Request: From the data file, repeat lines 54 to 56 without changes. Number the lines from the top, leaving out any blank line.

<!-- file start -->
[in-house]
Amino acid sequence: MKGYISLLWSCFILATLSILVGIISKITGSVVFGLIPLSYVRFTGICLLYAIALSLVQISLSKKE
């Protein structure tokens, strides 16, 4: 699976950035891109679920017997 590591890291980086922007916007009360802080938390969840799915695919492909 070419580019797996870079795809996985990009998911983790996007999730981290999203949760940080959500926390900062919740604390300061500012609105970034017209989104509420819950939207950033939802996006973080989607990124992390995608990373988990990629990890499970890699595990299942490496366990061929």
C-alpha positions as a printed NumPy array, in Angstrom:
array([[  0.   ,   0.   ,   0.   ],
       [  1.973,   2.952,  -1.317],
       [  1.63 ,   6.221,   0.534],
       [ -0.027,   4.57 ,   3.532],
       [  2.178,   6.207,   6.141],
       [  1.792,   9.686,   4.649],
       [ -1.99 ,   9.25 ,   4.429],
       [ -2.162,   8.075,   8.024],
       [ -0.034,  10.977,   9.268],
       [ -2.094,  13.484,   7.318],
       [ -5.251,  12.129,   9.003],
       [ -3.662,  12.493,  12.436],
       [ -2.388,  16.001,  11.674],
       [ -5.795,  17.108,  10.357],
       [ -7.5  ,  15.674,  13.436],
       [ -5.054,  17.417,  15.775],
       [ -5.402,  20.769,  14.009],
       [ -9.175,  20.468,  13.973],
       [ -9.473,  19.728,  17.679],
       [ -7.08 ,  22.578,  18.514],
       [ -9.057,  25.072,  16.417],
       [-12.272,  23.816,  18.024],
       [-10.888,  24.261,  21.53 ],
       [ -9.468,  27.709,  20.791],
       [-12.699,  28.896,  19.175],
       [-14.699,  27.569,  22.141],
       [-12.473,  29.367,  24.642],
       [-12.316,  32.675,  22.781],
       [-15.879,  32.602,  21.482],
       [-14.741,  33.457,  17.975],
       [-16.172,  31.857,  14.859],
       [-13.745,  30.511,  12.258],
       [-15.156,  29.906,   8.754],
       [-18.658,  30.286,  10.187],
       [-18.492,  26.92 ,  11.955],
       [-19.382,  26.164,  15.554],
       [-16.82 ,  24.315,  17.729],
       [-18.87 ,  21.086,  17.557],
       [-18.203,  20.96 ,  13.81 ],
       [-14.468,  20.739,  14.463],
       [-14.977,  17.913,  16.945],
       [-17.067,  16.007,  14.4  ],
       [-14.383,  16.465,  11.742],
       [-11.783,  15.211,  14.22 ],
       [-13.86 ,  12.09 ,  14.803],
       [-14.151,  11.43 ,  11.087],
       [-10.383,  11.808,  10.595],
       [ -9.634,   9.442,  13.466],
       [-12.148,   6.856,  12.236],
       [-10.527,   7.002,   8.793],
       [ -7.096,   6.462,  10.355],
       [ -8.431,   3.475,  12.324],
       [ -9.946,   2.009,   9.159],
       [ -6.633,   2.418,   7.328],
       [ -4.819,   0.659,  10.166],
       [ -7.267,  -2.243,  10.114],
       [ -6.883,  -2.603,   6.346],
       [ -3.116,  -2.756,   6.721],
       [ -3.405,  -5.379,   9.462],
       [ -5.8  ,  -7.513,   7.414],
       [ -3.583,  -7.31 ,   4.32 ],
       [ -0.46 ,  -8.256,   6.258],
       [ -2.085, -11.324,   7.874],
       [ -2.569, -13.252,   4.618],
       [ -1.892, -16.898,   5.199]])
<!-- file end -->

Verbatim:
       [-10.527,   7.002,   8.793],
       [ -7.096,   6.462,  10.355],
       [ -8.431,   3.475,  12.324],